Text Editor Saving Routines

Joe Gregorio

I have, for reasons that will become obvious in a week or so, been looking at text editors and what happens when you save a file. For example, if we are editing the file filename.txt, different things will happen when you save the file depending on which editor you are using. VIM is fairly straight forward in that it renames the original file to filename.txt~, writes the modified contents to filename.txt, and then if that is successful deletes filename.txt~.

Emacs does roughly the same thing as VIM, but by default doesn't clean up the filename.txt~ file.

Eclipse is by far the simplest, truncating filename.txt to a length of 0 and then writing the new contents.

Gedit is by far the most byzantine, first it writes the contents of the modified buffer to a hidden file .gedit-save-NNNN, then it renames the original file to filename.txt~, then renames .gedit-save-NNN to filename.txt and finally deletes filename.txt~. What makes Gedit really stand out from other text editors is that if for some reason the filesystem doesn't support 'rename' then Gedit refuses to save the file, as opposed to VIM and Emacs which will just write new contents to filename.txt. As you can imagine that's controversial behavior and there's a long and painful bug thread on it, which is filled with all the painful things you'd expect it to be filled with, like claiming it's not a bug, or that the bug is in some other piece of software, or that it's not a problem under 'normal' usage, or that any other way of saving files is unsafe. Like I said, painful.

But I'm willing to believe there are even more complex cases, and if you know of an editor that has an even more convoluted save routine I'd be glad to hear about it.

There's actually more to emacs (should be no surprise).

First, emacs will keep automatic backups, like #filename.txt#, while a file is in the process of being edited (every so-many keystrokes); these go away when a file is finally successfully saved. If it can't create the auto-backup, it will warn you but will still allow you to proceed.

When saving, to create the backup file emacs can use two methods: RENAME filename.txt to filename.txt~, or COPY filename.txt to filename.txt~. It will generally try the rename approach first, if possible, unless the original file is a link or the file ownership permissions are mismatched, or the user has customized emacs to use the copying approach first.

Also emacs can perform version controlled backups, where it creates filename.txt.~1~, filename.txt.~2~, filename.txt.~3~, etc.

Another related thing that emacs does is to use lock files. This prevents (or at least alerts the user) having two different emacs processes editing the same file simultaneously and potentially overwriting the changes of the other. This feature alone has saved me countless times, as I tend to have dozens of terminals and screen sessions and ssh's going at once.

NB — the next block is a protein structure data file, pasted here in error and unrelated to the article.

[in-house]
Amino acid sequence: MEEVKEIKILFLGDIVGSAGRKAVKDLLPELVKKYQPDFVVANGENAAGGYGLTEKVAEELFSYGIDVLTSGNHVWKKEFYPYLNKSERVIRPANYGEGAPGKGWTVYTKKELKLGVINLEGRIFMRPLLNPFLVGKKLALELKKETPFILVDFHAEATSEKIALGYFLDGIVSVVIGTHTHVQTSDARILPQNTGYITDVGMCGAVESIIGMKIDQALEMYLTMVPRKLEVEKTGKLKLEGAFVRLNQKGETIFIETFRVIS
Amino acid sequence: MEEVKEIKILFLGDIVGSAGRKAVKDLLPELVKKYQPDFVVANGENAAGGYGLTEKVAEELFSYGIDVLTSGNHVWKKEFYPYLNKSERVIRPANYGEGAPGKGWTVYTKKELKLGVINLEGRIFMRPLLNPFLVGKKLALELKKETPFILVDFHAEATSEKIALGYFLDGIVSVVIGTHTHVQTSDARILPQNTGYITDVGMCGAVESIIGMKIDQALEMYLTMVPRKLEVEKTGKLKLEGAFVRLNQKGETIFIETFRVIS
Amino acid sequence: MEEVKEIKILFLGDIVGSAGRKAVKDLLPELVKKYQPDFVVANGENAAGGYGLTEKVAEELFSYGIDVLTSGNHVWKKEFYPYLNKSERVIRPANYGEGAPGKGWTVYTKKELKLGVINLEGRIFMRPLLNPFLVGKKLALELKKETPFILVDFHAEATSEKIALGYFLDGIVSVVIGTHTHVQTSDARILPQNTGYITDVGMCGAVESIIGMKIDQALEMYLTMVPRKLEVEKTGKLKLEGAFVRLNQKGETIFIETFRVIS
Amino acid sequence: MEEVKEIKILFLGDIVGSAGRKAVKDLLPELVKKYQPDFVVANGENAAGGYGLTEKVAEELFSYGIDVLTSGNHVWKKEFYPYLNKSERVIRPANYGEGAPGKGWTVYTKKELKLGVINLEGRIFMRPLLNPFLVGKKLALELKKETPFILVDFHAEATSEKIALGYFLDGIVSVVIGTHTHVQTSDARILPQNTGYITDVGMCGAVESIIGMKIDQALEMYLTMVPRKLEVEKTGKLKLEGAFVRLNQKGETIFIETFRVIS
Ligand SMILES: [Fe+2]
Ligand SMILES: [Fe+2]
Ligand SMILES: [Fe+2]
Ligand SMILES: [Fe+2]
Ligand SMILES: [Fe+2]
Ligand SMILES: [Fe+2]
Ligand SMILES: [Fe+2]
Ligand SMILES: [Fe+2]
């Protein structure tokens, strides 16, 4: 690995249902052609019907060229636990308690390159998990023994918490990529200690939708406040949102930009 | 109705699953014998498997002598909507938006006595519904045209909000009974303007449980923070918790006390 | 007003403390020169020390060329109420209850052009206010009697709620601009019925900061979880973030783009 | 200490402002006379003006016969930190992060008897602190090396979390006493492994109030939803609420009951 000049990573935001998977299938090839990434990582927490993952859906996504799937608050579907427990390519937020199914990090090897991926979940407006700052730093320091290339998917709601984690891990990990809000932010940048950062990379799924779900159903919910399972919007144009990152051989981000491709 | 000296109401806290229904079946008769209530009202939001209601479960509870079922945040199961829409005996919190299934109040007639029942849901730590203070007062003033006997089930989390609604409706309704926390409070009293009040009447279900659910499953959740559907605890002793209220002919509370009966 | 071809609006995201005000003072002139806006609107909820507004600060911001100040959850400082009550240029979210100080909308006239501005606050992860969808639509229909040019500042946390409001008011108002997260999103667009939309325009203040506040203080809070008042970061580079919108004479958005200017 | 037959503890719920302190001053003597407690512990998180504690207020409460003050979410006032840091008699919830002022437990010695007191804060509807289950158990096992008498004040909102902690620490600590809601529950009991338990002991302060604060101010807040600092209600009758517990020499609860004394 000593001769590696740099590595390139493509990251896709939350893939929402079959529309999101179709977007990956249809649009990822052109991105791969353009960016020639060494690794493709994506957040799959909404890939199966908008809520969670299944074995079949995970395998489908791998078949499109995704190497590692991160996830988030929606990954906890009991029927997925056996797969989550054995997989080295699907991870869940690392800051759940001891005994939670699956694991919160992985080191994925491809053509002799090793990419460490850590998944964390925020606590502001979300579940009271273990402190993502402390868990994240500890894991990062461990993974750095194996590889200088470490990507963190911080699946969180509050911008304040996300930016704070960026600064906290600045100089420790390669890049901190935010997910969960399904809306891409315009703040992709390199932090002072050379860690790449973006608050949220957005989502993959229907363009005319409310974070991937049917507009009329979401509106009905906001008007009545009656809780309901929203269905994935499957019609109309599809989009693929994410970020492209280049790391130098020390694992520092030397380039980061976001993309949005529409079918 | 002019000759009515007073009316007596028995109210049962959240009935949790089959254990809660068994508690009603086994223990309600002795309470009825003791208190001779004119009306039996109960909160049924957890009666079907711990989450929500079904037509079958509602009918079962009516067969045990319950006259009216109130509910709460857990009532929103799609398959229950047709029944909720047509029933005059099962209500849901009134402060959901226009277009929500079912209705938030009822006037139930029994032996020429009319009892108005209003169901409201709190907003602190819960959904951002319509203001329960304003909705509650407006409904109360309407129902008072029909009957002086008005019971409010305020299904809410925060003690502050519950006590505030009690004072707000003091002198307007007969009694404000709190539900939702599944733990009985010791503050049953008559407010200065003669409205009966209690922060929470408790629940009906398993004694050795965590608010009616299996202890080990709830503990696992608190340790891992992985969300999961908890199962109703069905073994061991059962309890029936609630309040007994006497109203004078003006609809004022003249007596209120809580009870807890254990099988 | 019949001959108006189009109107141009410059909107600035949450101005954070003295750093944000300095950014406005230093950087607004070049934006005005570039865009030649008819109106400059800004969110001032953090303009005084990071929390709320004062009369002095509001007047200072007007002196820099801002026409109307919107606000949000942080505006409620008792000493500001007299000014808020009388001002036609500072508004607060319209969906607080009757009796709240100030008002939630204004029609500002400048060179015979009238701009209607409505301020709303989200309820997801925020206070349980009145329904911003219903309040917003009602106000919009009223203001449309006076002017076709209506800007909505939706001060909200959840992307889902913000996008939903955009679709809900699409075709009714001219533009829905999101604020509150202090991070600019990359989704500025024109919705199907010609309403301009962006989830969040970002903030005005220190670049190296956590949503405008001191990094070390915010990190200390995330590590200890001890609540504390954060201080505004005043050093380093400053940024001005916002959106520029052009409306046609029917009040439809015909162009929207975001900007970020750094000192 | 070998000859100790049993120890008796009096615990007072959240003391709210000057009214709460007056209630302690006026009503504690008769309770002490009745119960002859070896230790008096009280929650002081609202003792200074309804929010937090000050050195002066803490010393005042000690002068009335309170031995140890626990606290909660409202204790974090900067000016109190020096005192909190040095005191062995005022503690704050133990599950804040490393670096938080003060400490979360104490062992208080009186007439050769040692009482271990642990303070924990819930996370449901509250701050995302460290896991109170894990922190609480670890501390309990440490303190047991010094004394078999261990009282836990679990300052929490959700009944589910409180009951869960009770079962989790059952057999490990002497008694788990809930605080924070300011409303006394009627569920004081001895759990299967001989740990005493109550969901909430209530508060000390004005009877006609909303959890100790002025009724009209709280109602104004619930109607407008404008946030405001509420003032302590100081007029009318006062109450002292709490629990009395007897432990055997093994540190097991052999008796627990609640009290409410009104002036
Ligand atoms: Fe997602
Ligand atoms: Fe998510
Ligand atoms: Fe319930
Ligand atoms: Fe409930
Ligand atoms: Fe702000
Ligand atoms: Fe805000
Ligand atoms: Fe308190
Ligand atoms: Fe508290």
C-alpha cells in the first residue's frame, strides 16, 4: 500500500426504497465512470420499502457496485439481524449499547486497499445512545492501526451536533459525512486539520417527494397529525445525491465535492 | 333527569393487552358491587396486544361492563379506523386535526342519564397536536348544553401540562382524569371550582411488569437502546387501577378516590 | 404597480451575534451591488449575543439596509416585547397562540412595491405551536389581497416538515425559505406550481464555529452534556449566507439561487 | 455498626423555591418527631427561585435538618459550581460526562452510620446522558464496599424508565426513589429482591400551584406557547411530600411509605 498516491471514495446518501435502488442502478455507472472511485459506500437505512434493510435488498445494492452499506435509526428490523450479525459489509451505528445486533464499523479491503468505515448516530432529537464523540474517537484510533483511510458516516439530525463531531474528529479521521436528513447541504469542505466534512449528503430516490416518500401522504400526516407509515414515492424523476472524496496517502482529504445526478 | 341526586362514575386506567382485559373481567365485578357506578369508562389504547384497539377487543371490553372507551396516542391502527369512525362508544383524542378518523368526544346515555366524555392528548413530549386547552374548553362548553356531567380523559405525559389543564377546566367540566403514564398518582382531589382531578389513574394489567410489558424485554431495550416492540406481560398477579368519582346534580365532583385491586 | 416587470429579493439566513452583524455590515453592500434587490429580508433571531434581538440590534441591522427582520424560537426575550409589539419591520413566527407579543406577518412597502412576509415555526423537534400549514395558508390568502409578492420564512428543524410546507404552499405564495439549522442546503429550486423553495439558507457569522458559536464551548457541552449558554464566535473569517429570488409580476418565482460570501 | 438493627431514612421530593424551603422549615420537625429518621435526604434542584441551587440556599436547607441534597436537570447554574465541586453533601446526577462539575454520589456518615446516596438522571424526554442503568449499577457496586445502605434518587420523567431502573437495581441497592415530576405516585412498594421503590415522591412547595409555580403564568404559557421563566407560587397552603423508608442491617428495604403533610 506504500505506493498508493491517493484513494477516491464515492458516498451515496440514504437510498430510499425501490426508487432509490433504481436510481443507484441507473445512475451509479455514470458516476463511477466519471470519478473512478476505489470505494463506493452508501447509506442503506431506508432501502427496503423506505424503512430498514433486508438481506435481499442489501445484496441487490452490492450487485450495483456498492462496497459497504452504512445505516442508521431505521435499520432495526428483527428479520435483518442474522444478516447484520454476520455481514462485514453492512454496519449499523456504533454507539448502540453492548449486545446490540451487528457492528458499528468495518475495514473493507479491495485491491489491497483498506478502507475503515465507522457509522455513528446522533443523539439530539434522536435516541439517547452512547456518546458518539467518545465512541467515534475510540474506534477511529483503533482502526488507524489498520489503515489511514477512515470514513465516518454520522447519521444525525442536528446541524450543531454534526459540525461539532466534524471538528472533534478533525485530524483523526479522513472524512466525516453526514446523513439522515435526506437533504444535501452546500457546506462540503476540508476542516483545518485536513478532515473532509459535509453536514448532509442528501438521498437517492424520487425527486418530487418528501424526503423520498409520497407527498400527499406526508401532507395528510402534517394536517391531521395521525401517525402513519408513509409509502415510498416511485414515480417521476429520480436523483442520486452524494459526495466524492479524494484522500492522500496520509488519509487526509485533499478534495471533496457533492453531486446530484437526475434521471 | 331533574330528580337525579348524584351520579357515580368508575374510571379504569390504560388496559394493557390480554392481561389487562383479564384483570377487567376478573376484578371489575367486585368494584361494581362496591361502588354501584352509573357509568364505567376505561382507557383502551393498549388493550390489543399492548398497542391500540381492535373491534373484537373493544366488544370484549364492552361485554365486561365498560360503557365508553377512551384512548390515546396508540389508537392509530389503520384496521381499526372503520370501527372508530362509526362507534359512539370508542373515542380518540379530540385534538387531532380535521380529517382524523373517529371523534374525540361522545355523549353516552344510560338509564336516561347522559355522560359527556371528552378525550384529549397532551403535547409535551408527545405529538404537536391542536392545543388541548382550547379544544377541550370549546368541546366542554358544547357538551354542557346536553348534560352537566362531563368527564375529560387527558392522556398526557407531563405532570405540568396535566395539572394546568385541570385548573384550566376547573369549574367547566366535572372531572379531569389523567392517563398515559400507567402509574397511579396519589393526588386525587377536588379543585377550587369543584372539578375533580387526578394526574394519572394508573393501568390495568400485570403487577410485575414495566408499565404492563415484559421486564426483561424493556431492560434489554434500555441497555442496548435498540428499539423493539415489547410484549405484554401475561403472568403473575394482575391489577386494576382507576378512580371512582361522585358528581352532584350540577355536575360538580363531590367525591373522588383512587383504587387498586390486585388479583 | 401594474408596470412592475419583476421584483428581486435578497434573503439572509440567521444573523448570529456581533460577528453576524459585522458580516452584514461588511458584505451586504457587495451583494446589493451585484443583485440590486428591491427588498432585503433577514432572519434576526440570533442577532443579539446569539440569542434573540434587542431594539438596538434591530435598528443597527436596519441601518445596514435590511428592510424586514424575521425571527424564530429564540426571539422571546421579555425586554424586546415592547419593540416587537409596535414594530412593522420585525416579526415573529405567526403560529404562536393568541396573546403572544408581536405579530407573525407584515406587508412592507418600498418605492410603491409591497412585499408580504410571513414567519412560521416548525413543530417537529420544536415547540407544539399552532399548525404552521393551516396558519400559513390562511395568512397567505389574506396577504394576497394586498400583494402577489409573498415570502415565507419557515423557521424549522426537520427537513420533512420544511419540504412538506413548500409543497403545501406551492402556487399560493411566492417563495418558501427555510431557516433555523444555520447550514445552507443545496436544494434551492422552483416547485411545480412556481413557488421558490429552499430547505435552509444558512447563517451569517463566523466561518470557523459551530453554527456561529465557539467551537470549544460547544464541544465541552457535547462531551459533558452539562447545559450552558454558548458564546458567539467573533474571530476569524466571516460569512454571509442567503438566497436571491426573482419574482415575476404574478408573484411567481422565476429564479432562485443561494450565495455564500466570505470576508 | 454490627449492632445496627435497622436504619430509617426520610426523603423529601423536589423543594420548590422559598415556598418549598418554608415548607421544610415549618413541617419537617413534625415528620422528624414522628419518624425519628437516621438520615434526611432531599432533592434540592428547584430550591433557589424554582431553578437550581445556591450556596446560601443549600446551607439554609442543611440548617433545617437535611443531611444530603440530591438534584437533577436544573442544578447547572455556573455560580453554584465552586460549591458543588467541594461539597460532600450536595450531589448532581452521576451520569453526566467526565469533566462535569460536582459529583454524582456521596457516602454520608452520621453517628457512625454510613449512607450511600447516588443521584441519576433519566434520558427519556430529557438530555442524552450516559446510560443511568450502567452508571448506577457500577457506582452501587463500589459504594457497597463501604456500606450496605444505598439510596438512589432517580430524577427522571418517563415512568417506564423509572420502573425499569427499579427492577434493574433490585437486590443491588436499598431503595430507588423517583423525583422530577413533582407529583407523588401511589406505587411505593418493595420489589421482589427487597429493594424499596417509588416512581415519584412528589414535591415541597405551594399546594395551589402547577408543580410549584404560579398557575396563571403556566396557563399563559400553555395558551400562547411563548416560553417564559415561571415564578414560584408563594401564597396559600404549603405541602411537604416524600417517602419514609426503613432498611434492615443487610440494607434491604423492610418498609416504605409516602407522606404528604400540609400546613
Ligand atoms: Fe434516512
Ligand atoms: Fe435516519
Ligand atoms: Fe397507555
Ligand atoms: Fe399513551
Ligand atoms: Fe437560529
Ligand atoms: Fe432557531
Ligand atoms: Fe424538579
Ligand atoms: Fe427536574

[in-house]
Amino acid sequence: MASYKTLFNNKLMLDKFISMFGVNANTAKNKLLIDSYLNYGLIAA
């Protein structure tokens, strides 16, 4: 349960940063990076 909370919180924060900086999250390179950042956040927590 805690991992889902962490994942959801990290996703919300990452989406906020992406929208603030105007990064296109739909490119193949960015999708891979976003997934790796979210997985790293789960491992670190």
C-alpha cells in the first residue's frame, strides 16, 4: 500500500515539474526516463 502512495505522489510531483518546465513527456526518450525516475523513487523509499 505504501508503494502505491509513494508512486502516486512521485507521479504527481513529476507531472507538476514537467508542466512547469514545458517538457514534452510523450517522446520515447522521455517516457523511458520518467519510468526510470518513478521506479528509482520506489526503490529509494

Posted by Deron Meranda on 2009-01-05


 set backup

...in your ~/.vimrc ... to not do the delete part (ie. dtrt. :).

I'm actually surprised that (x)emacs doesn't do the same thing as gedit, as that makes the window where you have no filename.txt much smaller. Although obviously breaking when rename doesn't work is wrong (so you can't edit symlinks in gedit?)

Posted by James Antill on 2009-01-05

jEdit lets you opt in to something like vim/emacs disk writing behavior. Its label for the option, "Two-stage save (safer but resets file owner on Unix)", does raise an interesting point about the RENAME+CREATE approach.

It seems that COPY+OVERWRITE would be safer re. preservation of file permissions and ownership. However if there was an undetected write-failure during the copy operation, the original may be truncated without a usable backup. Also, COPY+OVERWRITE would require more bytes to be written compared to RENAME+CREATE. I guess that's why emacs only falls back to the former if the latter will result in changed ownership/permissions.

Posted by Paul Annesley on 2009-01-05

Back in the days before git or BitKeeper, a neat trick (§1.6) in Linux development was used - create your scratch copy of the tree using cp -av --link, then diff becomes much faster. This works because patch uses RENAME+CREATE, which doesn't change the hard-linked file, which COPY+OVERWRITE does.

Posted by James on 2009-01-05

Textmate is also quite interesting. You can use it for editing a form in Safari as I'm doing it right now. The file I'm editing for this comment is in located in /private/var/folders/F8/F8wKkW36HM424d8akEXcdE+++TI/-Tmp-/ name of the file is "Joe\ Gregorio\ \|\ BitWorking\ \|\ Text\ Editor\ Saving\ Routines.safari" Then when I save it, the content of the form is updated. When I close it, the file is destroyed and I'm back to the form. In Normal editing mode, it doesn't seem to create a temporary file or I haven't found yet where. :)

Posted by karl on 2009-01-06

You are right that at the file system level, Eclipse just overwrites the file contents. However, internally it keeps a local history of file contents for all changed files. If anything goes wrong at the file system level, your work won't be lost - you can use "Restore from Local History..." or "Replace With > History..." to get it back. The local history settings can be changed using Windows > Preferences > General > Workspace > Local History.

Posted by Boris Bokowski on 2009-01-06

BBEdit on the Mac has its own way of keeping backups, but you probably don't care about platform-specific files. BTW, for FLOSS, "joe" keeps file~.txt by default. I turn off that option as soon as I install it.

Posted by Paul Hoffman on 2009-01-07


cp -av --link

That's just sick. I also just love the implicit implication in that FAQ that you would obviously know your text editors file saving algorithm.

Posted by Joe on 2009-01-08

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